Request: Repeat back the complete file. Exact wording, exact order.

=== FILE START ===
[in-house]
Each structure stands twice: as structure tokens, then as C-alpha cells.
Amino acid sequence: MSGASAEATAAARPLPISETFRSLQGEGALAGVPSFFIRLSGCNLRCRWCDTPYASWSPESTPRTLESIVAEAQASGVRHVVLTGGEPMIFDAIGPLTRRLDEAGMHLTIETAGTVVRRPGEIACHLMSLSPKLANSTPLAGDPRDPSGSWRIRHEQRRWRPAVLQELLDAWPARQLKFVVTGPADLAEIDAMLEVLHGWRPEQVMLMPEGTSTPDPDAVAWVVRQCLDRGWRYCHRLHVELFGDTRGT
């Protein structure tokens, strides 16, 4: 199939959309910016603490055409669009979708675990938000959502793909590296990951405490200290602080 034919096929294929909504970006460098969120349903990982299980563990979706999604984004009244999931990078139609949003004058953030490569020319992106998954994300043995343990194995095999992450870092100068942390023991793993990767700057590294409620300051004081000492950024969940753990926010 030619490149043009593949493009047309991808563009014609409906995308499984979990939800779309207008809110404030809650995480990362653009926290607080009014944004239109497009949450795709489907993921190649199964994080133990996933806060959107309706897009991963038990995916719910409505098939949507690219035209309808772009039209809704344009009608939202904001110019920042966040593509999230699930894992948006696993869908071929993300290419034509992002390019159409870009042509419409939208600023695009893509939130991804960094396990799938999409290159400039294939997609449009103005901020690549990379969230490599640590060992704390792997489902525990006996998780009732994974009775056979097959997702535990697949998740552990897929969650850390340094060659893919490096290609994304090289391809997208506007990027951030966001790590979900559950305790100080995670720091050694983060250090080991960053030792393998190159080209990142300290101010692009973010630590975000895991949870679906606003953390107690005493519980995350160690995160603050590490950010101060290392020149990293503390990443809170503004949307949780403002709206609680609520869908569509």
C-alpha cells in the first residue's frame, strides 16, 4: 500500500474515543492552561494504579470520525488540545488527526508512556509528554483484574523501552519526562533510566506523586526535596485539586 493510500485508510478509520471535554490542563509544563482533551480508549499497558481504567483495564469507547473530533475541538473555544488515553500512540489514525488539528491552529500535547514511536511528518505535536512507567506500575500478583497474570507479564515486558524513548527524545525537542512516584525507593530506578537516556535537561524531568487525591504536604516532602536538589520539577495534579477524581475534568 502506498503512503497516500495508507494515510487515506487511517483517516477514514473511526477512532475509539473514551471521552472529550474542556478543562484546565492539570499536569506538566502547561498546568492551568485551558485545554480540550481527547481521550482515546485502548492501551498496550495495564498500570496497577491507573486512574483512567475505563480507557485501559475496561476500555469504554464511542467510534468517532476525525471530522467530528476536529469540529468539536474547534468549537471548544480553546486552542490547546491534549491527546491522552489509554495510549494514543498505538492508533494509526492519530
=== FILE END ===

[in-house]
Each structure stands twice: as structure tokens, then as C-alpha cells.
Amino acid sequence: MSGASAEATAAARPLPISETFRSLQGEGALAGVPSFFIRLSGCNLRCRWCDTPYASWSPESTPRTLESIVAEAQASGVRHVVLTGGEPMIFDAIGPLTRRLDEAGMHLTIETAGTVVRRPGEIACHLMSLSPKLANSTPLAGDPRDPSGSWRIRHEQRRWRPAVLQELLDAWPARQLKFVVTGPADLAEIDAMLEVLHGWRPEQVMLMPEGTSTPDPDAVAWVVRQCLDRGWRYCHRLHVELFGDTRGT
């Protein structure tokens, strides 16, 4: 199939959309910016603490055409669009979708675990938000959502793909590296990951405490200290602080 034919096929294929909504970006460098969120349903990982299980563990979706999604984004009244999931990078139609949003004058953030490569020319992106998954994300043995343990194995095999992450870092100068942390023991793993990767700057590294409620300051004081000492950024969940753990926010 030619490149043009593949493009047309991808563009014609409906995308499984979990939800779309207008809110404030809650995480990362653009926290607080009014944004239109497009949450795709489907993921190649199964994080133990996933806060959107309706897009991963038990995916719910409505098939949507690219035209309808772009039209809704344009009608939202904001110019920042966040593509999230699930894992948006696993869908071929993300290419034509992002390019159409870009042509419409939208600023695009893509939130991804960094396990799938999409290159400039294939997609449009103005901020690549990379969230490599640590060992704390792997489902525990006996998780009732994974009775056979097959997702535990697949998740552990897929969650850390340094060659893919490096290609994304090289391809997208506007990027951030966001790590979900559950305790100080995670720091050694983060250090080991960053030792393998190159080209990142300290101010692009973010630590975000895991949870679906606003953390107690005493519980995350160690995160603050590490950010101060290392020149990293503390990443809170503004949307949780403002709206609680609520869908569509």
C-alpha cells in the first residue's frame, strides 16, 4: 500500500474515543492552561494504579470520525488540545488527526508512556509528554483484574523501552519526562533510566506523586526535596485539586 493510500485508510478509520471535554490542563509544563482533551480508549499497558481504567483495564469507547473530533475541538473555544488515553500512540489514525488539528491552529500535547514511536511528518505535536512507567506500575500478583497474570507479564515486558524513548527524545525537542512516584525507593530506578537516556535537561524531568487525591504536604516532602536538589520539577495534579477524581475534568 502506498503512503497516500495508507494515510487515506487511517483517516477514514473511526477512532475509539473514551471521552472529550474542556478543562484546565492539570499536569506538566502547561498546568492551568485551558485545554480540550481527547481521550482515546485502548492501551498496550495495564498500570496497577491507573486512574483512567475505563480507557485501559475496561476500555469504554464511542467510534468517532476525525471530522467530528476536529469540529468539536474547534468549537471548544480553546486552542490547546491534549491527546491522552489509554495510549494514543498505538492508533494509526492519530